• Light Engine Maintenance • Appliance Repairs • Electrical • Plumbing • Body & Paint Work • Insurance & Extended Warranty Claims

• Major Repairs • Mobile Service to you for Minor Repairs • Winterizing • Free Roof Inspections • Bearings Packed • Generator Maintenance

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ROUTE 66/FALL FESTIVAL SUPPLEMENT

573-468-6519

Cabins Now Open until October 31st

CANOE, RAFT & KAYAK FLOATS on the Meramec River CALL 1-888-MERAMEC or 573-468-6519 FOR WEEKEND RESERVATIONS

636.583.2147 Fax

Ice • Firewood • Camping & Fishing Supplies • Licenses • Beer

Fireside Store & Grill

REPAIR | REBUILD | ROAD SERVICE

Grill features appetizers, burgers, fries, sandwiches and more!

• MOTEL • CONFERENCE ROOM

Groceries • Souvenirs • ATM • Propane

FOR RECREATIONAL VEHICLES & HORSE TRAILERS

4 Miles South of Sullivan on Hwy 185

7819 HIGHWAY 47 SOUTH | UNION, MO 63084 | 3rrv.com

Concessionaire Mike Fleming

Lower Meramec, Bourbeuse & Missouri Rivers Castlewood State Park

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RIVER

RAILROAD DAYS

RAILROAD DAY September 21, 2013

MODEL TRAIN SHOW

River Hills Traveler

Saturday September 21, 2013

Bookshop

780. N. Commercial Ave. (Hwy. 47) • St. Clair, Mo.

We’re on Old Route 66, just off I-44 Open 10-5 Thursdays & Fridays Major credit cards accepted Home of Traveler Publishing Co.

Eat • Gas up • Shop when you’re in town for:

314-393-3555

10 AM to 3 PM Pacific MO Missouri Eagles Hall 707 Congress Ave

636-742-1678

For More Info ask for Ron

www.rt66prc.com

www.pacificmissouri.com


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ROUTE 66/FALL FESTIVAL SUPPLEMENT

TRAVELER CALENDAR

RIVER HILLS TRAVELER

SEPTEMBER 2013

medical emergency. Ages 11-16 must have adult. 636-441-4554 for reservations.

Continued from previous page

agencies have free admission, free camping, programs. Inquire. Traveler will be at Hunting and Fishing Day just off Forest 44 and Boy Scout Beaumont Reservation Road (St. Louis County I-44 Antire Road.) Survival Tactics for the Outdoorsman. Oct. 2. Busch Shooting Range. 6 p.m. to 9 p.m. How to survive in the woods if stranded, you are lost on a hike or you have a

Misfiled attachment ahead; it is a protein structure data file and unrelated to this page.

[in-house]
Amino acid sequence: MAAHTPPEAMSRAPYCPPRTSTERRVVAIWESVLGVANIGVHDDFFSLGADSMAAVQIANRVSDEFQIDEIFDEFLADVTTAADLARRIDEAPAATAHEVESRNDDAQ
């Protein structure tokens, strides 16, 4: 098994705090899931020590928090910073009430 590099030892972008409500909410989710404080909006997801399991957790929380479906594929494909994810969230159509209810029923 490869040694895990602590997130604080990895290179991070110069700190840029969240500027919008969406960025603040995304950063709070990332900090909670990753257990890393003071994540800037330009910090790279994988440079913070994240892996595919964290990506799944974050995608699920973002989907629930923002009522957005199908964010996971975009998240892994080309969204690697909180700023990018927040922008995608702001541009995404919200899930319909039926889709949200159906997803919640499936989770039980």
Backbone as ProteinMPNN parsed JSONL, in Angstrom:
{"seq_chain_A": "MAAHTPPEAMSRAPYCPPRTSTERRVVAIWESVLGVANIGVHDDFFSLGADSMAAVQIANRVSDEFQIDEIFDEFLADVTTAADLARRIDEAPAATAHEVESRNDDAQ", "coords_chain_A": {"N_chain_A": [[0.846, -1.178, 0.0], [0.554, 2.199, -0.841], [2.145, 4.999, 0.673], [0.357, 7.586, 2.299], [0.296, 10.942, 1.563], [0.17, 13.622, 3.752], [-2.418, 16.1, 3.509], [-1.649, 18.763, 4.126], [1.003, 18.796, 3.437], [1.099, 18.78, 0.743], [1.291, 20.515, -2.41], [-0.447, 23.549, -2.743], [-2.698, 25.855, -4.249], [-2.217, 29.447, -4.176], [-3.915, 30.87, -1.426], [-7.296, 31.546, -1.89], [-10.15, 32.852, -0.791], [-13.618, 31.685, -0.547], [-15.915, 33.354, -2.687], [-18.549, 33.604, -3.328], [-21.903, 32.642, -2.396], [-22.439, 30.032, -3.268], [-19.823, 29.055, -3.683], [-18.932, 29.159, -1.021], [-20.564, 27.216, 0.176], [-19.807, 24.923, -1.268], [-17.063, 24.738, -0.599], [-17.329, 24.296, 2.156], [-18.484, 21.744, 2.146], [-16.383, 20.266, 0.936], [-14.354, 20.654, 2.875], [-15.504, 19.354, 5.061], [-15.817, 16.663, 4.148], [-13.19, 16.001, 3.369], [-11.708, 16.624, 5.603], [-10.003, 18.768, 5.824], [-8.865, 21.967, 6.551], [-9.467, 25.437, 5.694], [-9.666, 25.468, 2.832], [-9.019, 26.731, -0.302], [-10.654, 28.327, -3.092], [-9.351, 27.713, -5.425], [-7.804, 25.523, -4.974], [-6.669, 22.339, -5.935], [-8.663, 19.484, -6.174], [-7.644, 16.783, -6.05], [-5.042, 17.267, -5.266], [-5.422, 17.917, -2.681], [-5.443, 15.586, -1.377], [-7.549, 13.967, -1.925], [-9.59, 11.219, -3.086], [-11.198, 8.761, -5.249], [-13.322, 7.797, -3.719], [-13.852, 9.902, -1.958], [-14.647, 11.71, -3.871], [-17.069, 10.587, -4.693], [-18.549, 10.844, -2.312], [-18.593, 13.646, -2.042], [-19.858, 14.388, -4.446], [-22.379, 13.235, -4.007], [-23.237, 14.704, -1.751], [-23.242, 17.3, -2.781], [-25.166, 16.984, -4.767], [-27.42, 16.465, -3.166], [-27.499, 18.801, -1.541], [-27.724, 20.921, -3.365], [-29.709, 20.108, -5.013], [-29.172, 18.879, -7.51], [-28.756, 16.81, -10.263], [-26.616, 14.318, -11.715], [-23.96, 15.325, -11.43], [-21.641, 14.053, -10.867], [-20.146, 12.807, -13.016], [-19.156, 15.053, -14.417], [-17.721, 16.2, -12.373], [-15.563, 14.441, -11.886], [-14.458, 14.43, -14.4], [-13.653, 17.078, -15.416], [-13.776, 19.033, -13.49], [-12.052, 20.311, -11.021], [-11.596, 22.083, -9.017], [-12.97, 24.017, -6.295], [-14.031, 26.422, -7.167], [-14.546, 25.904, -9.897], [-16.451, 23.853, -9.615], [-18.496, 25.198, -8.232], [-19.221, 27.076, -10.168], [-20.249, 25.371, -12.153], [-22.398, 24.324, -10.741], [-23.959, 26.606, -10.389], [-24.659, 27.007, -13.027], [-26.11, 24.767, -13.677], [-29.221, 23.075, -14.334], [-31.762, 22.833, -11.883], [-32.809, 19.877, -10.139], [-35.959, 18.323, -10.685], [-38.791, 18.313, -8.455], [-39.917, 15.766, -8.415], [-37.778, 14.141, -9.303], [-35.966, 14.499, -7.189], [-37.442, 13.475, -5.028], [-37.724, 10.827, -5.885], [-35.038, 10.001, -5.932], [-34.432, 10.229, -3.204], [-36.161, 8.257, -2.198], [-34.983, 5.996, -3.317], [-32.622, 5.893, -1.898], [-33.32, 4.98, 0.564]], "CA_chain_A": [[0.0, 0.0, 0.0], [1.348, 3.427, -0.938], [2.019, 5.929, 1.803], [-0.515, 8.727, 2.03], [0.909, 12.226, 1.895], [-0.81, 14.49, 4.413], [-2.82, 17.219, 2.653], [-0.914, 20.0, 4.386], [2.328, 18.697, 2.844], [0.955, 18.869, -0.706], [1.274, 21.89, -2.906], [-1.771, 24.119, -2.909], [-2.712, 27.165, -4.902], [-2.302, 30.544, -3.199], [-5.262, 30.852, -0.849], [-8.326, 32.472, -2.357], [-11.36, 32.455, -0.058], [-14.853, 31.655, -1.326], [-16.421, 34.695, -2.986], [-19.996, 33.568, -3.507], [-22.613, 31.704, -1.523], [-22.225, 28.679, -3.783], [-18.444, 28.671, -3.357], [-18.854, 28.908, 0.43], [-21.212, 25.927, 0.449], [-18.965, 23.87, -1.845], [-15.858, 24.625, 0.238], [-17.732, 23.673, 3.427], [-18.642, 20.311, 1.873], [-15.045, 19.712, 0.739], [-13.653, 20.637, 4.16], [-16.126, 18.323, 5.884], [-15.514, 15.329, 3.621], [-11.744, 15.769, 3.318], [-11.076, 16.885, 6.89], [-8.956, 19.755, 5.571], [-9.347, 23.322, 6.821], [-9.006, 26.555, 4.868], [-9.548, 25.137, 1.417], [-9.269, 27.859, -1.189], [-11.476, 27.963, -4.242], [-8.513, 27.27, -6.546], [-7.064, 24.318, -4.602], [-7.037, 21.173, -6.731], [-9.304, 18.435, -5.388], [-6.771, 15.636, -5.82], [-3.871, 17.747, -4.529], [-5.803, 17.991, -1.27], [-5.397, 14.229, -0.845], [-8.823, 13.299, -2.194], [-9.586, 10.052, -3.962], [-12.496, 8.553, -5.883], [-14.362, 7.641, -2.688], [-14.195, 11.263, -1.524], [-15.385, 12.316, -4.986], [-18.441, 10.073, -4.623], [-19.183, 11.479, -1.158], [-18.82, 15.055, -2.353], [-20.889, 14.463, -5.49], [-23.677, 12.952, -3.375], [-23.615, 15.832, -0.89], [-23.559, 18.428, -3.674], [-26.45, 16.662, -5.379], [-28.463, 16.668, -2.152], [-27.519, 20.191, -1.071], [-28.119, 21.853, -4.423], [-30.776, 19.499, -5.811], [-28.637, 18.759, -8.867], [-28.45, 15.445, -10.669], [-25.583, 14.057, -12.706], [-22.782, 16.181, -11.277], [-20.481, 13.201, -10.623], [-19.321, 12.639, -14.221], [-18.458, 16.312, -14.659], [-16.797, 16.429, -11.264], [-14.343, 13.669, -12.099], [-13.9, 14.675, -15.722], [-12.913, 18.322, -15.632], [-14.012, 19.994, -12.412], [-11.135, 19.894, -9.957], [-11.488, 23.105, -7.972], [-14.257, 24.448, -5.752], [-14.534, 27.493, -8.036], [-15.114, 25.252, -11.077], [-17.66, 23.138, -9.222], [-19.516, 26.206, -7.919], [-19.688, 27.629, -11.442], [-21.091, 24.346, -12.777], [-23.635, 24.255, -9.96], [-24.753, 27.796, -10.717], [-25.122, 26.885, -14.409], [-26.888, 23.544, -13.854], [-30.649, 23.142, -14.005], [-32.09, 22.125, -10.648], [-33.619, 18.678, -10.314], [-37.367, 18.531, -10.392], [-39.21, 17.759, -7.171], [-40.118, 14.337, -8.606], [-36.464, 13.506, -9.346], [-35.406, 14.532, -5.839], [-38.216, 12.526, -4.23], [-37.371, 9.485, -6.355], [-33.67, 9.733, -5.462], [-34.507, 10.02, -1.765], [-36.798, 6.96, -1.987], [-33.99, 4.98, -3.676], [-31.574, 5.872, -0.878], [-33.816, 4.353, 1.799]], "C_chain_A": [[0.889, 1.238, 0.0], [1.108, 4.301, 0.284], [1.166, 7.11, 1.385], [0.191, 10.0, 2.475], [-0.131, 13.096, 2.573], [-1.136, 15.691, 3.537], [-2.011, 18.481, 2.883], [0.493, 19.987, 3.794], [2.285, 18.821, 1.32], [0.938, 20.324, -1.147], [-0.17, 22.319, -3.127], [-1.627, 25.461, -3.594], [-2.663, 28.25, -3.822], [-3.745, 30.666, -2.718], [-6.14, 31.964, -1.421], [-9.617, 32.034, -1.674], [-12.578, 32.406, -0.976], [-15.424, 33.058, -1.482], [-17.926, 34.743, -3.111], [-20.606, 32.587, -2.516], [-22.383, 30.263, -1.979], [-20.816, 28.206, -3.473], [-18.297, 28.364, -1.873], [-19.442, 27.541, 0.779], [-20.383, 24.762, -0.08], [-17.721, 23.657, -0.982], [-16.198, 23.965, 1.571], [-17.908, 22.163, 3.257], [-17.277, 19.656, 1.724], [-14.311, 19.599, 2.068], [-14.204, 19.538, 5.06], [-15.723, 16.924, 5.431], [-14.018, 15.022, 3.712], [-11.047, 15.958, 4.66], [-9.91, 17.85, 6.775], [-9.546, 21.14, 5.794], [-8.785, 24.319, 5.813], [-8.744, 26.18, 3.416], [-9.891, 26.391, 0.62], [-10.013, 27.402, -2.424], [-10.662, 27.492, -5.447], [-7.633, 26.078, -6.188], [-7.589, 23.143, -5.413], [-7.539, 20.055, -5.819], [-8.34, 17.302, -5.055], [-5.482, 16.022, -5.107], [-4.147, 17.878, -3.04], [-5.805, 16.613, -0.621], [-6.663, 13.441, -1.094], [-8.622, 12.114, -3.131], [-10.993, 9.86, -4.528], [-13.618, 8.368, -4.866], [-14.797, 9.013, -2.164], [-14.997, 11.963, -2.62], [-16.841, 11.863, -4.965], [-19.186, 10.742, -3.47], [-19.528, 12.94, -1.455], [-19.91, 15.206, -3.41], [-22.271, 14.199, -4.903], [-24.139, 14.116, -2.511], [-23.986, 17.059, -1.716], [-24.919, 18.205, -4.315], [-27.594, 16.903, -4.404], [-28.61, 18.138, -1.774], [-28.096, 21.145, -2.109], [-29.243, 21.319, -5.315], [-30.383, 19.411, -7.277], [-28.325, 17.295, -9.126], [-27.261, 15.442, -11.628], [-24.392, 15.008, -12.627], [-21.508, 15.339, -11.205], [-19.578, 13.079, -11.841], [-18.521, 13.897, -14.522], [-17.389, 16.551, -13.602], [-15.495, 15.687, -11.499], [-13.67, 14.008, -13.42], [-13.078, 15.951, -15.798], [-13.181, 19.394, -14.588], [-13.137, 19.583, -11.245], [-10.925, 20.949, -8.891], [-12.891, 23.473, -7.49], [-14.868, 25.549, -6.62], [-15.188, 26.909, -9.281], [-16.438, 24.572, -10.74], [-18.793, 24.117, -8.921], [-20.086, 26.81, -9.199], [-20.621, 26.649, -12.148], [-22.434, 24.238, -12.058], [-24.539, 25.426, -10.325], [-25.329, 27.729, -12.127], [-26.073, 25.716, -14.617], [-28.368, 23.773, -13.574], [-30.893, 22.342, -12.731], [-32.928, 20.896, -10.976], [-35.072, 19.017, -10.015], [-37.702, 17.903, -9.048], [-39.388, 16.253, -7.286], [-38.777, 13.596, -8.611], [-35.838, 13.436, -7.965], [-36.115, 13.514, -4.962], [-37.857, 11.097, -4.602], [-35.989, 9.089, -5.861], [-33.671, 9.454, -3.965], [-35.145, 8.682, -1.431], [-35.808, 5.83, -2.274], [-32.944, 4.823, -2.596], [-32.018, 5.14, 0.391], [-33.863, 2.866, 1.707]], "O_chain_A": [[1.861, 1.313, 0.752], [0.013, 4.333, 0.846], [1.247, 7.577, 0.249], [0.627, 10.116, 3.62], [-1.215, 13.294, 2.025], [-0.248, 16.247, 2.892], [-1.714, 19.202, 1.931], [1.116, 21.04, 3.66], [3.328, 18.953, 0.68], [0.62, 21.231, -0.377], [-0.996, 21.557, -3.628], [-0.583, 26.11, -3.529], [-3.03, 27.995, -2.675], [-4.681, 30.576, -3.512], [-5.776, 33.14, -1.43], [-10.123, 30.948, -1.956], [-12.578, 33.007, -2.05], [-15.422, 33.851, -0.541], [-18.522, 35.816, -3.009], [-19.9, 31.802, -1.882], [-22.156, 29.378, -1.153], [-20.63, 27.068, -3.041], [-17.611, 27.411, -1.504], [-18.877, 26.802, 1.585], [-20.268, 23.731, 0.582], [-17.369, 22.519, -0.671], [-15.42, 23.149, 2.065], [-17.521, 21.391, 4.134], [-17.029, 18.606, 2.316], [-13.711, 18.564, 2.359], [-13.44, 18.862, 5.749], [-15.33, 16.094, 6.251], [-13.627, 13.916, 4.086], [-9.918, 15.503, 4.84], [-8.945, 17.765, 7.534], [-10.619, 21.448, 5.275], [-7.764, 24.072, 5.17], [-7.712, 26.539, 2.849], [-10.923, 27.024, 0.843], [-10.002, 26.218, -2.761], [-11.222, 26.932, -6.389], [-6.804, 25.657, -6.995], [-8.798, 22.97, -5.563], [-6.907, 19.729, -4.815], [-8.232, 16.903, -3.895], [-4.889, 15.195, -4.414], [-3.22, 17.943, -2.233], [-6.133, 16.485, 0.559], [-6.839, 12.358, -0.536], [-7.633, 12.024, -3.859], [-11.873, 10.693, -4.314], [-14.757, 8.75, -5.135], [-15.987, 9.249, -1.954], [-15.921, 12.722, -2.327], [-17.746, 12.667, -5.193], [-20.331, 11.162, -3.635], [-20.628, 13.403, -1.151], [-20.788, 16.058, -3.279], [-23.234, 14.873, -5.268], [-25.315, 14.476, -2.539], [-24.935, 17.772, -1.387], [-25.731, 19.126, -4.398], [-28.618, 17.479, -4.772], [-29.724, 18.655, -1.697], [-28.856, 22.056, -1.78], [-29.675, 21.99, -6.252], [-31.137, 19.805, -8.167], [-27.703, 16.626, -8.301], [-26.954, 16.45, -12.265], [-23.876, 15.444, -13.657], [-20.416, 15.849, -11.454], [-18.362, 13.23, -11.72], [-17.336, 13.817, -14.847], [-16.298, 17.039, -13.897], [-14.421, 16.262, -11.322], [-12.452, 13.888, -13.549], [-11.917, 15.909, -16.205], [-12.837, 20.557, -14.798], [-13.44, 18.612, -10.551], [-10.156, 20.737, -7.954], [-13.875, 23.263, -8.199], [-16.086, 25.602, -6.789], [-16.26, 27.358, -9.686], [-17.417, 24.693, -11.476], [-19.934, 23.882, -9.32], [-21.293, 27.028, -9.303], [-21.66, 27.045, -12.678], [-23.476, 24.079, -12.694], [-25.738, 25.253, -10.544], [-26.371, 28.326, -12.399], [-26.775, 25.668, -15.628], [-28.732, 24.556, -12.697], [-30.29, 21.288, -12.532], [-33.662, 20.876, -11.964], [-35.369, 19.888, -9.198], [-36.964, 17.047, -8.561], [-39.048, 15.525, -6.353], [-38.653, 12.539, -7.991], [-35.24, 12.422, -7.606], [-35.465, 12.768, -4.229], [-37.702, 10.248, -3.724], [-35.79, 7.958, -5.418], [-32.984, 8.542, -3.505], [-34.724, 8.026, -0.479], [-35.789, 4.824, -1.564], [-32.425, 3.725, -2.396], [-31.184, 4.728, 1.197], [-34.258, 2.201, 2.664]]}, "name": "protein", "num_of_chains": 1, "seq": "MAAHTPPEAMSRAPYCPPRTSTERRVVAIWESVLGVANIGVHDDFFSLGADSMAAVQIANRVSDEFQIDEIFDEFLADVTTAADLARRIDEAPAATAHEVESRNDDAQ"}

Traveler welcomes brief event submissions for the Calendar. We’re especiallyinterested in outdoors or history-related, low-cost community or charitable events open to all. Info needs to reach us by the 15th of the month before the event. Call Toll-free to 800-8748423 ext. 2 or email to jschaper@rhtrav.com for consideration. We promise to read them all and to print as space permits or place the most interesting on the blog.

You asked for it...We’ve got it!

MTA Fall Rendezvous

New! Revised! Expanded!

September 20-22

Montgomery County Fairgrounds

A Paddler’s Guide to Missouri

Highway 19 Exit # 175, 6 miles north of I-70

Open to All - Free Admission

Be Sure To Stop and See Miss Missouri Shelby Ringdahl of Springfield,MO

It’s Oz Hawksley’s original book from 1965 plus a whole lot more: • 9 x 11 inches, gorgeous color phots, lay-flat spiral binding. Put it inside a sealable, clear bag and read while you float without flipping pages. • Maps & details of popular float streams plus lesser-known streams & tributaries. • Along with update, easyto-read maps, descriptions of access points, camping, state parks and conservation areas ONLY plus tax & shipping

Tentative Schedule:

THURS Sept 19: Arrive/Setup Noon FRI Sept. 20th

9AM - Tom Westhoff “Bobcat” 10AM – Tom Olson “Muskrat” 11AM – Clint Schutte “Coyote” 1PM – RIck Hempseth “Mink’’ 2PM – Tom Olson “Beaver” 3PM – Mark June “Bobcat & Coyote”

SAT. Sept. 21st

Special Attractions:

• Fish Supper • MTA Awards Banquet • MTA Meeting • Washer Tournament • Dry Land Canoe Race • Skillet Toss • Men, Women, Kid’s speed setting • Water Sets Contest • Land Sets Contest • MO Mountain Maids Dinner • MTA Auction • Sunday Worship Kenny Cook

8AM – 12PM Cable Restraint Class 8AM – Matt Spurgeon “Dry Land Sets” 9AM – Rick Hemspeth “Otter and Beaver” 10AM – Mark June “Bobcat and Coyote” 11AM – Doren Miller Fur Handling Demo 1PM – Jerry Schutte “Fox” Over 100 Dealer Booths Selling 2PM – Jordan Beshears “Raccoon” All Kinds of Trapping Supplies and Crafts 3PM – Jay Garrison “Water Trapping” 4PM – General Meeting

$8

SUN. Sept. 22 - Breakfast - Worship - Leave

To order send $12.75 to River Hills Traveler, P.O. Box 245, St. Clair, MO 63077 or phone Jo at 800-874-8423, ext. 2 with your credit card in hand

Nearby Lodging: Days Inn America’s Best Inn & Suites America’s Best Value Inn

For more information contact Robbie Page at 660-888-2369 or at trapperpage@hotmail.com or contact Bob Scarlett at 573-564-2079

Everybody Welcome! For more information: www.ripleycountymissouri.org

573-996-2212

Visit us on Facebook

OCTOBER 11-12 RIPLEY COUNTY FAIRGROUNDS DONIPHAN, MO Gates Open Friday - 4 p.m. Saturday - 8 a.m. FRIDAY Educational Demonstrations Collegiate Competitions Loggers Relay Chainsaw Carving

FRIDAY & SATURDAY Educational Demonstrations Food • Craft Vendors Log Rolling

SATURDAY

Timberworks Lumberjacks-3 SHOWS Chainsaw and Crosscut Race Collegiate Competition/Finals Pioneer Woodcutters Association Tag Team Rail Split and Demonstration Chainsaw Carving Auction Draft Horse Pulls

JOE COLLINS formerly of

“Ax Men”

Celebrating our Timber Heritage...and our future in the Timber

Ozark Regional Timberfest Sporting Events sponsored by Admission: $6 Adults • $3 Students K-12 • 5 and under Free


Route 66 Fall Festival section